The other officers of the Exchange about whom you requested information are listed below with appropriate home addresses. All of these have their only busi: ness address at 11 Wall Street: Richard B. Howland, Executive Vice President, 1001 Wyandotte Trail, Westfield.

N.J. 07090. John J. Alexander, Senior Vice President, Electronic Systems Center, 26 Tangle

wood Lane, Chatham Township, N.J. 07928. Lee Arning, Senior Vice President, Operations, 116 Buckingham Road, Upper

Montclair, N.J. 07043. Samuel A. Gay, Senior Vice President, Administration and Finance, 54 Colons

Road, Westport, Conn. 06880. Eugene Miller, Senior Vice President, Public Relations and Investor Services,

2861 Bay Drive, Merrick, N.Y. 11566. Donald L. Calvin, Vice President, Civic and Governmental Affairs, Four Knolls

Lane, Flower Hill, Manhasset, N.Y. 11030. William C. Freund, Vice President and Economist, 64 Circle Drive, Millington. N.J. 07946. Sincerely,




John M. Meyer, Jr., Chairman, Spur Lane, Greenwich, Conn. 06830.
Herman W. Bevis, Executive Director, Bush Avenue, Greenwich, Conn. 06830.
Robert W. Haack, 10845 Pleasant Hill Drive, Potomac, Md. 20854.
Paul Kolton, 9 Huntington Ridge Road, Stamford, Conn. 06905.
Gordon S. Macklin, 8212 Burning Tree Road, Bethesda, Md. 20034.
William H. Moore, Lismore Lane, Greenwich, Conn. 06830.
Walter B. Wriston, 870 United Nations Plaza, New York, N.Y. 10017.


Peter C. Campbell, 19 Wyncote Road, Ho-Ho-Kus, N.J. 07423.
Arnold Fleisig, 3182 Monterey Drive, Merrick, N.Y. 11566.
Carl T. Hagberg, 24 Jaffe Street, Staten Island, N.Y. 10314.
William F. Jaenike, 16 Fieldstone Drive, Hartsdale, N.Y. 10530.
Milan S. Soltis, 27 Michele Drive, Middletown, N.J. 07748.

Arnold Fleisig (see above).
Fred Hampton, 2762 East 64th Street, Brooklyn, N.Y. 11234.
Robert Pearl, 935 Glenwood Road, West Hempstead, N.Y. 11552.
James Reilly, 85 Barrow Street, New York, N.Y. 10014.
Anthony Reska, 4 Rutgers Road, Jackson, N.J. 08527.
George Scandalios, 7 Clinton Lane, Hicksville, N.Y. 11801.
William Sullivan, 311 St. George's Place, Westfield, N.J. 07090.
George White, 95 Gordonhurst Avenue, Upper Montclair, N.J. 07043.

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De Nunzio, Ralph D.,

Kidder, Peabody & Co., Inc., Bridle Path Lane, Riverside,
20 Exchange Pl., New

Conn. 06878 (203)
York, N.Y. 10005


(770-7335). Peck, Stephen M.,

Weiss, Peck & Greer, 120 50 East 79th St., New
Vice chairman,

Broadway, New York, N.Y. York, N.Y. 10021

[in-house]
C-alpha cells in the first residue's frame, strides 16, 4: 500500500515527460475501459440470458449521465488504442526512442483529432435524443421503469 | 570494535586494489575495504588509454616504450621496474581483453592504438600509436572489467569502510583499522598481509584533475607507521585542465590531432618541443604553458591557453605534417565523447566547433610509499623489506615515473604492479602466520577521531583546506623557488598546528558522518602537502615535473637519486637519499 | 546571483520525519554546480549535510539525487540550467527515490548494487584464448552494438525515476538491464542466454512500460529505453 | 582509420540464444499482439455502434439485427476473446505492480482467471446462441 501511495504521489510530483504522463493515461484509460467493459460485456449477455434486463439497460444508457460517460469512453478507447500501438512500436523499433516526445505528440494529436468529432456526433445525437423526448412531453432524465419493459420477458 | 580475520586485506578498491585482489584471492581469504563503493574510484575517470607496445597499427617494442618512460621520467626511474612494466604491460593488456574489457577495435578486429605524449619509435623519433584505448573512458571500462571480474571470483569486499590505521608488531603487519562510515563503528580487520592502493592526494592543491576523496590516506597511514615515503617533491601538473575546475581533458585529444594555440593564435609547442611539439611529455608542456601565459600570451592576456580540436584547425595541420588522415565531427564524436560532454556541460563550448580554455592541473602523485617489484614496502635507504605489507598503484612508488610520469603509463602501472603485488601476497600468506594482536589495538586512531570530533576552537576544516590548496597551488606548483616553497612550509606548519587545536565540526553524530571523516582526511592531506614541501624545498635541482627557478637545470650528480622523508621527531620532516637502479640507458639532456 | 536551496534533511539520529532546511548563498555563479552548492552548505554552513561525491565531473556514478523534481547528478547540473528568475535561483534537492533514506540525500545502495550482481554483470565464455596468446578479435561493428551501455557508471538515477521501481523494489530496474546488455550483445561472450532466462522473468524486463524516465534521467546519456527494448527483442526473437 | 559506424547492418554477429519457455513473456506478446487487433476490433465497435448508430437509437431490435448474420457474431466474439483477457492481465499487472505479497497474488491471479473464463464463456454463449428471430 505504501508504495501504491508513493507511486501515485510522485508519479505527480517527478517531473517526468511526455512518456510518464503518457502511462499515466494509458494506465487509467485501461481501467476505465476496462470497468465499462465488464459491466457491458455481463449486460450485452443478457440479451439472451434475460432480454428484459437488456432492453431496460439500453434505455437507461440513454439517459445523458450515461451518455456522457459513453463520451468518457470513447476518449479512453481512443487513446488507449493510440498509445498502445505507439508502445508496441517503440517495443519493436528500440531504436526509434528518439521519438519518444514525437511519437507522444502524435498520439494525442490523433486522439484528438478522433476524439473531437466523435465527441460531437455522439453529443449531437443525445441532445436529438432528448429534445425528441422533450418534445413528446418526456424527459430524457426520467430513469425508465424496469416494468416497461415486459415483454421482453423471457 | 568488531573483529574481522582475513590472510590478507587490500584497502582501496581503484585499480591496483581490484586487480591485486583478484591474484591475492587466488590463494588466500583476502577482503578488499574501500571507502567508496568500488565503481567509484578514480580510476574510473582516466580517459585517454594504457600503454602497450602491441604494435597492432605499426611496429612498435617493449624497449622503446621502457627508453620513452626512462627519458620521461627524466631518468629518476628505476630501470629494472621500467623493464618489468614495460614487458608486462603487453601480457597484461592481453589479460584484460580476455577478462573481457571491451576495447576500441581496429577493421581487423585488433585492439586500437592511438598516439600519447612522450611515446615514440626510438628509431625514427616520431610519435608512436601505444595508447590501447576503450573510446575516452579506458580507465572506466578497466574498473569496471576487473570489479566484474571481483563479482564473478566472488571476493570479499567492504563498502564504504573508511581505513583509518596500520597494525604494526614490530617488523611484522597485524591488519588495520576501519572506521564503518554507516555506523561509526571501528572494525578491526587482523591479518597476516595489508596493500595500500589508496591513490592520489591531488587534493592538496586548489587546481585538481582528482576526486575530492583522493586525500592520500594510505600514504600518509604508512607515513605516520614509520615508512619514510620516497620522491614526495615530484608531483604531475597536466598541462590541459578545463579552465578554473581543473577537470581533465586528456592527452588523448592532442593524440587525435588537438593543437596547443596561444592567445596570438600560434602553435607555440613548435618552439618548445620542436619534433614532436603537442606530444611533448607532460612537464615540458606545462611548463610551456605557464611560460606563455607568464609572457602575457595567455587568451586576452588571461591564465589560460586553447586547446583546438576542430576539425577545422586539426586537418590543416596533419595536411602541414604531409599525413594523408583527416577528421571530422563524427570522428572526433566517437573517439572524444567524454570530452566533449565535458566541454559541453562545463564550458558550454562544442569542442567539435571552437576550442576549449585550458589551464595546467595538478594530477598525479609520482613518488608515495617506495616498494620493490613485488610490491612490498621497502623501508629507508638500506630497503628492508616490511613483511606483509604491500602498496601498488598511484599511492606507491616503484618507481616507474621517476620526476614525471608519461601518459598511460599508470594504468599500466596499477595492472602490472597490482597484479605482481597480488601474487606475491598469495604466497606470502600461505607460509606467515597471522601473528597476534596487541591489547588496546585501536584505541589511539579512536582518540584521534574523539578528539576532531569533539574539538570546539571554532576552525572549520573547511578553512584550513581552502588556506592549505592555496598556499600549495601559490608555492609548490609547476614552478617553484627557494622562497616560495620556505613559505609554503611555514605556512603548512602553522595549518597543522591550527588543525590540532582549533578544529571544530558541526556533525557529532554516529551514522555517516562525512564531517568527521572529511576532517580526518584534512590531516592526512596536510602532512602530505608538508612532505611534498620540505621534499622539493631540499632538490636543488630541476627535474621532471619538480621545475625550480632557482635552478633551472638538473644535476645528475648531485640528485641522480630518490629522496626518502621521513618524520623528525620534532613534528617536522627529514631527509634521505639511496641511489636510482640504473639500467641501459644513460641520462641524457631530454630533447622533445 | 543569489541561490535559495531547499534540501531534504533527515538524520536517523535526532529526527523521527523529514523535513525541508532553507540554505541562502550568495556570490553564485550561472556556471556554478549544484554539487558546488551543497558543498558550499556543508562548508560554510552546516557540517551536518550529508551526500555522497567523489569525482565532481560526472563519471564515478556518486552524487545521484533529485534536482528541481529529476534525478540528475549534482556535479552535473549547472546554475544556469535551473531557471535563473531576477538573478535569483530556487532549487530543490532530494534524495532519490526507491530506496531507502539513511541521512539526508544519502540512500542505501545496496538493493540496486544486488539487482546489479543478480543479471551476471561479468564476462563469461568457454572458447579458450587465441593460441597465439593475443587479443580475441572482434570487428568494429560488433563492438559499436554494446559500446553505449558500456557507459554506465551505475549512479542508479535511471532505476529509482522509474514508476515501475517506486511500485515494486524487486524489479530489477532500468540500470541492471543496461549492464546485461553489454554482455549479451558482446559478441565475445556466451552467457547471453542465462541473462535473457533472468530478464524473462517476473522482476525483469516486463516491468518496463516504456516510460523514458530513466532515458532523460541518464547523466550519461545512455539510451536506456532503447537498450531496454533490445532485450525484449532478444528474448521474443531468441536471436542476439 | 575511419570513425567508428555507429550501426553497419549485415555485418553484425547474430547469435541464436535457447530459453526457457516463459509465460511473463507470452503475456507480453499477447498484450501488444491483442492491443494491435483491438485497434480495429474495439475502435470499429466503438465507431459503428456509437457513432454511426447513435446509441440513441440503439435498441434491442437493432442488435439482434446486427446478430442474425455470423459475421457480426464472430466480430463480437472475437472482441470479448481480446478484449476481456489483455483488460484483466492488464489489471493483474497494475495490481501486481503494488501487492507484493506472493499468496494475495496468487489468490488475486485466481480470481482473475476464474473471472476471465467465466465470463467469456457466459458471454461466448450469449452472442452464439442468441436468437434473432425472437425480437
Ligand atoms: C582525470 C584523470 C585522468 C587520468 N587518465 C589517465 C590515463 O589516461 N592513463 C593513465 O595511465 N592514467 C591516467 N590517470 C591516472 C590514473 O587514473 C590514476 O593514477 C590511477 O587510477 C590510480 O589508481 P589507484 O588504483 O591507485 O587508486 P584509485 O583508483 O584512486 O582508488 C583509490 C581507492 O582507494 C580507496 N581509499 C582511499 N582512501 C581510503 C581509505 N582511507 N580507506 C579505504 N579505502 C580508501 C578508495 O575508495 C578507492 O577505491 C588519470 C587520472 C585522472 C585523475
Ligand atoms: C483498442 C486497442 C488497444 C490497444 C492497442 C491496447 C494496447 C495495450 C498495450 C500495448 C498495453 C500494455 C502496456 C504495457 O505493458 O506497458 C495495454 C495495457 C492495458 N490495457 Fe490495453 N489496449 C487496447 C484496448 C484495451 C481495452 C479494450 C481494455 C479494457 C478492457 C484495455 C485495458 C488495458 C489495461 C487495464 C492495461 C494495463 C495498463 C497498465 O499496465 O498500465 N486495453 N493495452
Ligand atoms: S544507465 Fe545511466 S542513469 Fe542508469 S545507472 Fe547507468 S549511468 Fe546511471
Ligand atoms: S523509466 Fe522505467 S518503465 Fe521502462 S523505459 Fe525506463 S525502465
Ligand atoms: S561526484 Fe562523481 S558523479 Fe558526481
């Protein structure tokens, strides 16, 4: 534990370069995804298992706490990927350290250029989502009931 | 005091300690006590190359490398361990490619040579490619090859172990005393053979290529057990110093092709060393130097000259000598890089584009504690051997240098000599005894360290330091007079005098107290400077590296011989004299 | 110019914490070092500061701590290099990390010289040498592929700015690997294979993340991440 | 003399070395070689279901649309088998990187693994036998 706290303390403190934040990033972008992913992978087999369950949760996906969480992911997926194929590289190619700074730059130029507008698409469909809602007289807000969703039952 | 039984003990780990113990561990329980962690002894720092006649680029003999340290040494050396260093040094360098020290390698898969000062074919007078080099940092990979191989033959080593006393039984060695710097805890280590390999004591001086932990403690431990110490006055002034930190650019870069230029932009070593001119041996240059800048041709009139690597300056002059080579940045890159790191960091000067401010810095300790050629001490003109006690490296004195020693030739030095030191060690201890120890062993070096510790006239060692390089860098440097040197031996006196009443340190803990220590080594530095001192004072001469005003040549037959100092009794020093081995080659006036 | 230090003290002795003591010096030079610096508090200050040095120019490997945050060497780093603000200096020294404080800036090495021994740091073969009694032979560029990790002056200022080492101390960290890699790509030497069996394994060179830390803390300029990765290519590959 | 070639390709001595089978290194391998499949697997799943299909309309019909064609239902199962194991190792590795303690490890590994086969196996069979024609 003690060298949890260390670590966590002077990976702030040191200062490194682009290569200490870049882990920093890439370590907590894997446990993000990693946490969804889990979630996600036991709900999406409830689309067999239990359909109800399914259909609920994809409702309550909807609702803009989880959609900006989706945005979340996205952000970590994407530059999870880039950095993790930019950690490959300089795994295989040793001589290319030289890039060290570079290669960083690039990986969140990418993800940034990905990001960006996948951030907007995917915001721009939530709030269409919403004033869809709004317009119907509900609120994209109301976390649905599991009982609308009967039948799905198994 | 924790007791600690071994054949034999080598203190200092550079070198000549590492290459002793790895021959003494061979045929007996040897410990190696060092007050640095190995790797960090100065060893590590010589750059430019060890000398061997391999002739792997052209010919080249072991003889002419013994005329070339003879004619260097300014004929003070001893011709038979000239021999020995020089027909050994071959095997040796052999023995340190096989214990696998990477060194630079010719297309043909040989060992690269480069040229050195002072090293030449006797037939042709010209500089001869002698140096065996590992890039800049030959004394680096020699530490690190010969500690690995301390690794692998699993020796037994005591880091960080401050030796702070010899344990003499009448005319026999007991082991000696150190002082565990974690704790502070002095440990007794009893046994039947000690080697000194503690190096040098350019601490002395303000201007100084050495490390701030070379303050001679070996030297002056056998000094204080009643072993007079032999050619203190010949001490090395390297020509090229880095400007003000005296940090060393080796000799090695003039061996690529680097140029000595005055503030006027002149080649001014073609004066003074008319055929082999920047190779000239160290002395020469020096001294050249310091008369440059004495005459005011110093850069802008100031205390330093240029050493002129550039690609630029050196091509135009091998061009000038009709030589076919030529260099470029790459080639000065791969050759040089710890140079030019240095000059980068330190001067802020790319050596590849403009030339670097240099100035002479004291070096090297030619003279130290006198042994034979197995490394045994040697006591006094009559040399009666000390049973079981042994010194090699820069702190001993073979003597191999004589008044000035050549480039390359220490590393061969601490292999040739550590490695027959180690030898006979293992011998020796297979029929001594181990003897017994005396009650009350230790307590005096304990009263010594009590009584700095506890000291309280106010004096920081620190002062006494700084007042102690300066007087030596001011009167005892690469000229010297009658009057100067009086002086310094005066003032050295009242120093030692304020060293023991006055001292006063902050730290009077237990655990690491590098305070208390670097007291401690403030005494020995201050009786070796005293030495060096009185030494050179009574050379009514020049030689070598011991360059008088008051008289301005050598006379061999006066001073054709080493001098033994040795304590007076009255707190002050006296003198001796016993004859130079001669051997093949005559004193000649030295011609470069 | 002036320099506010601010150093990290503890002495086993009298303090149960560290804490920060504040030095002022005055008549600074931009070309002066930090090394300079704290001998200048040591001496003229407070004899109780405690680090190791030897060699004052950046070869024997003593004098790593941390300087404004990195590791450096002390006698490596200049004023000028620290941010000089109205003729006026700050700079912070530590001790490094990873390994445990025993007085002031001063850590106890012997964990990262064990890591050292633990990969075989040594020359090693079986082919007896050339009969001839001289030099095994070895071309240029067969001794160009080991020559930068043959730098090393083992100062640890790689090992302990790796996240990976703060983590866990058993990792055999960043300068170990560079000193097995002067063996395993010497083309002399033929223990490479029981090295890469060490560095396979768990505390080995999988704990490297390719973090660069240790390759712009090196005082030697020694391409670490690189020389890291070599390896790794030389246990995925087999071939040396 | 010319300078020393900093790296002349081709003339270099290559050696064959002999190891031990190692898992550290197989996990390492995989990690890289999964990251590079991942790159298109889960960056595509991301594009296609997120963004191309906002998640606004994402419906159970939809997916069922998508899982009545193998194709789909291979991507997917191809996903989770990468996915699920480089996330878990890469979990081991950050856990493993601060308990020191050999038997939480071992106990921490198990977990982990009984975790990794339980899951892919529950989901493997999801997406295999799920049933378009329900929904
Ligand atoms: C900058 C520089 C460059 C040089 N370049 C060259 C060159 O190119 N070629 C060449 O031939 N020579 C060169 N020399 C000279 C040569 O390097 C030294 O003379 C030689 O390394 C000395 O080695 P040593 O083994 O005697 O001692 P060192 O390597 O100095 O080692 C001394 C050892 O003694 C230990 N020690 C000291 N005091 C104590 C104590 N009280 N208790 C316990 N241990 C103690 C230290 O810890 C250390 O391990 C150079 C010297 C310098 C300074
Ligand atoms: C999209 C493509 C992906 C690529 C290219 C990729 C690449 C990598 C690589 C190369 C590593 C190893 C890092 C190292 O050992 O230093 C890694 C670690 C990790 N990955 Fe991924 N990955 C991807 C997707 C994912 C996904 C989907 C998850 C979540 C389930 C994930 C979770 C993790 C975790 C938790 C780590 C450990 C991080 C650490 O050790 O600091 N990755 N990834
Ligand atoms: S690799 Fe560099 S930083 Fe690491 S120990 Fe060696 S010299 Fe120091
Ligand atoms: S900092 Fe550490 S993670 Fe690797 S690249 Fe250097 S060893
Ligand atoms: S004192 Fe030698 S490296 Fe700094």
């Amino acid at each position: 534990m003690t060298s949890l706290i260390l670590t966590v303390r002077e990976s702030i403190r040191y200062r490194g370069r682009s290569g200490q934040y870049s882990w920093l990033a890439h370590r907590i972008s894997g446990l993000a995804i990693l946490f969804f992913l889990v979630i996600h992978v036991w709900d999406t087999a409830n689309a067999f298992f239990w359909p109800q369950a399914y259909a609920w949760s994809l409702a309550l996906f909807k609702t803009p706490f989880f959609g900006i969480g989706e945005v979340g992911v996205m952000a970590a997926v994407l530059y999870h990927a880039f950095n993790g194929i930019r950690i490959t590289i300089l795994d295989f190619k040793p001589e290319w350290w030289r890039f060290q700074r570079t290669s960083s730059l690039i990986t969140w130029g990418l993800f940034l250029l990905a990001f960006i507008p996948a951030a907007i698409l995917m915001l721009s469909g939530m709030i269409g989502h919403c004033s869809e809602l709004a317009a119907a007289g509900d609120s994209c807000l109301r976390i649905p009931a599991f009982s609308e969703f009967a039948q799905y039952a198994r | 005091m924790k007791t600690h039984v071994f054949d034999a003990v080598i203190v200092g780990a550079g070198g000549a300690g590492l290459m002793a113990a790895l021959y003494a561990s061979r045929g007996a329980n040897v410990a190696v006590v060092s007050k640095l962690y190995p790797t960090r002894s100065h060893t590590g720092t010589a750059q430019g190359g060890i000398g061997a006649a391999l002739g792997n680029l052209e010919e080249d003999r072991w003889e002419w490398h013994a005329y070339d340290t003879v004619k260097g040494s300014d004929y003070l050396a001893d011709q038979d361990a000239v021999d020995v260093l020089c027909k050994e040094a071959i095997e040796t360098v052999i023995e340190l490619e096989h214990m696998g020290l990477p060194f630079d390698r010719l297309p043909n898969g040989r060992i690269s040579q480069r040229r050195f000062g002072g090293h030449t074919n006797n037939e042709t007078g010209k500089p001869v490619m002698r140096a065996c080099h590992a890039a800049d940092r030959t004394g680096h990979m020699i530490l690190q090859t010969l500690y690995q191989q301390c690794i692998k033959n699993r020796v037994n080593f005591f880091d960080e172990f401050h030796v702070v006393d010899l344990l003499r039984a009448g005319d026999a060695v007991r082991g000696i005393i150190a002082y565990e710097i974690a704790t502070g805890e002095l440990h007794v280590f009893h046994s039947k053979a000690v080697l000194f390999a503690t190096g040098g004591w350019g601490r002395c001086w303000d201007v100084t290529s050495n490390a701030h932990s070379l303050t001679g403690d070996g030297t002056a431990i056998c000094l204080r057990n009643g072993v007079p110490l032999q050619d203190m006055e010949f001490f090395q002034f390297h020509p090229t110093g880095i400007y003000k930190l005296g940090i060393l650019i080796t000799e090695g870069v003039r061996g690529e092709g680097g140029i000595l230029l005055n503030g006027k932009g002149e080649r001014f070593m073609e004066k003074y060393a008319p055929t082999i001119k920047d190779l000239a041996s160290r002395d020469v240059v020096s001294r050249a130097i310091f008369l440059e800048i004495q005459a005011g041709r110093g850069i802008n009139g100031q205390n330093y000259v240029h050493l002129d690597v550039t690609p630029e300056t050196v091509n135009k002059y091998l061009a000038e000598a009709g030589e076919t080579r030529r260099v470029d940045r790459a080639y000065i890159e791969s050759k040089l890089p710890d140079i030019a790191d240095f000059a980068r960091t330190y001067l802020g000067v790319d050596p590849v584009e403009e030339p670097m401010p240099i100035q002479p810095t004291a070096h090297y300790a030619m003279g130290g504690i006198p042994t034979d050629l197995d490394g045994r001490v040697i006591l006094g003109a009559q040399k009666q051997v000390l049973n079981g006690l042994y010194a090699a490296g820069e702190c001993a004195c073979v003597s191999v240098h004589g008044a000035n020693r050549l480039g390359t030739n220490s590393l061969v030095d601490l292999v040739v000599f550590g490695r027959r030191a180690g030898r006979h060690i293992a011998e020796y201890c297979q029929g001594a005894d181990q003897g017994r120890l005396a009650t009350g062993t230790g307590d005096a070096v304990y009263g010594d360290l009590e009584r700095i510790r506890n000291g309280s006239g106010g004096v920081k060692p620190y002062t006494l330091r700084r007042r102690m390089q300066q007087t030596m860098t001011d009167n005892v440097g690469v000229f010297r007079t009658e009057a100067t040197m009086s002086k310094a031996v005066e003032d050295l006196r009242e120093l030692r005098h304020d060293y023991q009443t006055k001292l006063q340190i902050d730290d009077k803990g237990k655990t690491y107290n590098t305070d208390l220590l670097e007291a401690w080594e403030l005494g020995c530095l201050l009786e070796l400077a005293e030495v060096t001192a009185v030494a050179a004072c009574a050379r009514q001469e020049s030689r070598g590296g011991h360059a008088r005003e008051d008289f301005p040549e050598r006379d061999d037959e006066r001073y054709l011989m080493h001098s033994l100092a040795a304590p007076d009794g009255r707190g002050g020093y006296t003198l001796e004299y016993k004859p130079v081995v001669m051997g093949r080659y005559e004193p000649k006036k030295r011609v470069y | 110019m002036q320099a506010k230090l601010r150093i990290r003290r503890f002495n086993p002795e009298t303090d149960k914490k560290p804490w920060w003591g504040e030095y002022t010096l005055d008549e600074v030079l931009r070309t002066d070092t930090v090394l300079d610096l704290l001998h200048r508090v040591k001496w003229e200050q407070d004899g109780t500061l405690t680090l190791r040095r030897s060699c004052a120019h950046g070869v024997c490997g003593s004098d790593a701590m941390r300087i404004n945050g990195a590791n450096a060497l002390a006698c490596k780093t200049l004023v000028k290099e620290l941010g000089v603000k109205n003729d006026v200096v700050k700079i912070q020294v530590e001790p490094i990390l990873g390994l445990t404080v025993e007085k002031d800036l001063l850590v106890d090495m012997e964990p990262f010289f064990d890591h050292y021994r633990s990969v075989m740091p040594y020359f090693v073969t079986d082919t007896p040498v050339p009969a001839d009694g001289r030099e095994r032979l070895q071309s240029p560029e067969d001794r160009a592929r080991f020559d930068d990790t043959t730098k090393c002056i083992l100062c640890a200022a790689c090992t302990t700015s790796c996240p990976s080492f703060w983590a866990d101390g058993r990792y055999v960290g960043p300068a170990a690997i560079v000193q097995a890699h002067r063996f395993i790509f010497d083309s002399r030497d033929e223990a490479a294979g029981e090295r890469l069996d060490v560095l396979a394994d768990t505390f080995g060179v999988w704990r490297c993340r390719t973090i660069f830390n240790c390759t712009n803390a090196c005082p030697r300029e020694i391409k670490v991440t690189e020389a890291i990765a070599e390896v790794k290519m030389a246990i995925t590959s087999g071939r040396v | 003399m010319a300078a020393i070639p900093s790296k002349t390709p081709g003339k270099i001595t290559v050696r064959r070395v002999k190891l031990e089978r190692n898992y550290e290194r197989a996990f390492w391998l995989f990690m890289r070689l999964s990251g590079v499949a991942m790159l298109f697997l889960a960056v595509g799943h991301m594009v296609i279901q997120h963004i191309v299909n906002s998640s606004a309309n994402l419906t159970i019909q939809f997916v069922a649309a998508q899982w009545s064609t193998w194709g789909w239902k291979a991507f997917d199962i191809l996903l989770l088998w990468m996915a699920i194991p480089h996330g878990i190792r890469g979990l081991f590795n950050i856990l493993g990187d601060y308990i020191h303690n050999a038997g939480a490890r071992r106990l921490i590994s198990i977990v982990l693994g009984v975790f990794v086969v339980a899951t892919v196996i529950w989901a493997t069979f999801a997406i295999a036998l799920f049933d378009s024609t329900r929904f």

10005 (349-6175)

(988-1823) ((988-1862).

(349-6660). Barnes, Frederic P.

H. 0. Peet & Co., Inc., 23 3109 West 69th St., Shaw- Pershing & Co., 120
West 10th St., Kansas City, nee Mission, Kans.

Broadway, New York, Mo. 64105 (816) (471-8200). 65208 (913) (362-5650). N.Y. 10005 (964-4300). Billings, Benjamin E.. Thomson & McKinnon Tempe Wick Rd., Morris

Auchincloss Inc., 2

town, NJ. 07960 Broadway, New York, N.Y. (201)(538-2331).

10004 (422-5100). Brown, Joseph H.

Reynolds & Co., 2 Broadway, 50 Oxford Rd., Rockville
New York, N.Y. 10004

Centre, L.l. 11570

(516) (766-1035)

(516)(766-7321). Burkenfeld, M. Ronald. Burkenfeld, Mitchell & Co., 3 East 69th St., New York,

90 Broad Si.. New York, N.Y. 10021 (RE 7-3881).

N.Y. 10004 (422-8200).
Buchholz, Don A.
Weber, Hall, Cobb & Caudle, 3627 Glenbrook Ct.,

Weber, Hall, Cobb &
Inc., 1800 LTV Tower, Garland, Tex. 75040

Caudle, Inc., 29 BroadDallas, Tex. 75201 (214) (214X278–5335).

way, New York, N.Y. (747-0321).

10004 (422-4078). Claflin, 111, William H....... Tucker, Anthony & R. L. Day, 283 Prospect St., Beimont, Tucker, Anthony & R. L.

74 State St., Boston, Mass. Mass. 02178 (617)(484-' Day, 120 Broadway, New 02107 (617X523-2000). 5651).

York, N.Y. 10005 (732

8300). Coleman, Thomas A. Adler, Coleman & Co., 20 812 Park Ave., New York,

Broad St., New York, N.Y. N.Y. 10021 (988-1144).

10005 (422-9790) De Groot, Willard G. Bateman Eichler, Hill

No. 3 Oak Knoll Ter., Pershing & Co., 120 BroadRichards, Inc., 460 South Pasadena, Calif. 91106 way, New York, N.Y. Spring St., Los Angeles, (213X681 2038).

10005 (964-4300). Calif. 90013 (213) (625

3445). Ehrman, Frederick L........ Lehman Bros. Inc., 1

480 Park Ave., New York, William St., New York, N.Y.(EL 5-0962).

N.Y. 10004 (269-3700).
Fraiman, Robert

Shearson, Hammill & Co. 26 Broadmoor Rd.,
Inc., 14 Wall St., New

Scarsdale, N.Y. 10583
York, N.Y. 10005


(558-1527). Gallagher, John J., Jr....... Merrill Lynch, Pierce, 267 Circle Dr., Plandome

Fenner & Smith, Inc.,

Manor, N.Y. (516) 70 Pine St., New York,


N.Y. 10005 (944-1212).
Haack, Robert W.

President, NYSE, 11 Wall 10845 Pleasant Hill Dr., (City home) 993 5th
St., New York, N.Y. 10005 Potomac, Md. 20854

Ave., New York, N.Y. (623-2201).

(737-6364). Harvey, F. Barton, Ji........ Alex. Brown & Sons, 135 Brightside Rd. and Lindsay Alex. Brown & Sons, 66


East Baltimore St., Balti- Lane, Baltimore, Md. Beaver Street, New York more, Md. 21202 (301) 21212 (301)(377-8144). N.Y. 10004 (233-5700)

Hull, Roger, representative Chairman of the board, the 317 Hollow Tree Ridge
of public.

Mutual Life Insurance Co. Rd., Darien, Conn.
of New York, 1740

06820 (203) (655-9864).
Broadway, New York, N.Y. Please send all material
10019 (586-4000).

to office address. Jacobs, Harry A., Jr.. Bache & Co., Inc., 100 Gold Matthiessen Park, Irving

St., New York, N.Y, 10038 ton on Hudson, N.Y.

10533 (914X591-6941). Litt, Solomon..

Asiel & Co., 20 Broad St., 870 United Nations Plaza,
New York, N.Y. 10005

New York, N.Y. 10017